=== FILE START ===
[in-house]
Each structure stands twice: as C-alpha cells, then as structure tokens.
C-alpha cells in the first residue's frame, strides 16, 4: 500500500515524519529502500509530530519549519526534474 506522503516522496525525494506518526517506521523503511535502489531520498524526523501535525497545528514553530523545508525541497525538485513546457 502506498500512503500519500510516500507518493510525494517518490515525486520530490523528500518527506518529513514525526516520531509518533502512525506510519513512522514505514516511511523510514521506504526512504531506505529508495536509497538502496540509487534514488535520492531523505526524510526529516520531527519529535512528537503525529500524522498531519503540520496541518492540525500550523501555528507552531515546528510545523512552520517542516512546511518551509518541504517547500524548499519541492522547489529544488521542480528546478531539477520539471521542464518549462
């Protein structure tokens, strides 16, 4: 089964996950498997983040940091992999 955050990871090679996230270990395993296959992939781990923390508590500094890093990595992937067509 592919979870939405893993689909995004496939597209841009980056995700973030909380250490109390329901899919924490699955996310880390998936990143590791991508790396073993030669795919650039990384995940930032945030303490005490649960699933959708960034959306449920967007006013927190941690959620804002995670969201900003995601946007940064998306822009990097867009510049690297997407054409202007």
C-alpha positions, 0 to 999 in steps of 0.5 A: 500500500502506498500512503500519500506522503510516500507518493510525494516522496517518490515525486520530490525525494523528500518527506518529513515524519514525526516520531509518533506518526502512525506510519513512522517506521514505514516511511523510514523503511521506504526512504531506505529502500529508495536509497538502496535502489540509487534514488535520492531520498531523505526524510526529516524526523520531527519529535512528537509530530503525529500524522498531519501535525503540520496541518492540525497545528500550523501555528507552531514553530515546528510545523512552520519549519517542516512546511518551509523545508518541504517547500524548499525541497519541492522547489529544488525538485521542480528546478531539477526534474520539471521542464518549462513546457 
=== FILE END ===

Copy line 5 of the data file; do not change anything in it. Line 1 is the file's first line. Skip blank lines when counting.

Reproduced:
C-alpha positions, 0 to 999 in steps of 0.5 A: 500500500502506498500512503500519500506522503510516500507518493510525494516522496517518490515525486520530490525525494523528500518527506518529513515524519514525526516520531509518533506518526502512525506510519513512522517506521514505514516511511523510514523503511521506504526512504531506505529502500529508495536509497538502496535502489540509487534514488535520492531520498531523505526524510526529516524526523520531527519529535512528537509530530503525529500524522498531519501535525503540520496541518492540525497545528500550523501555528507552531514553530515546528510545523512552520519549519517542516512546511518551509523545508518541504517547500524548499525541497519541492522547489529544488525538485521542480528546478531539477526534474520539471521542464518549462513546457 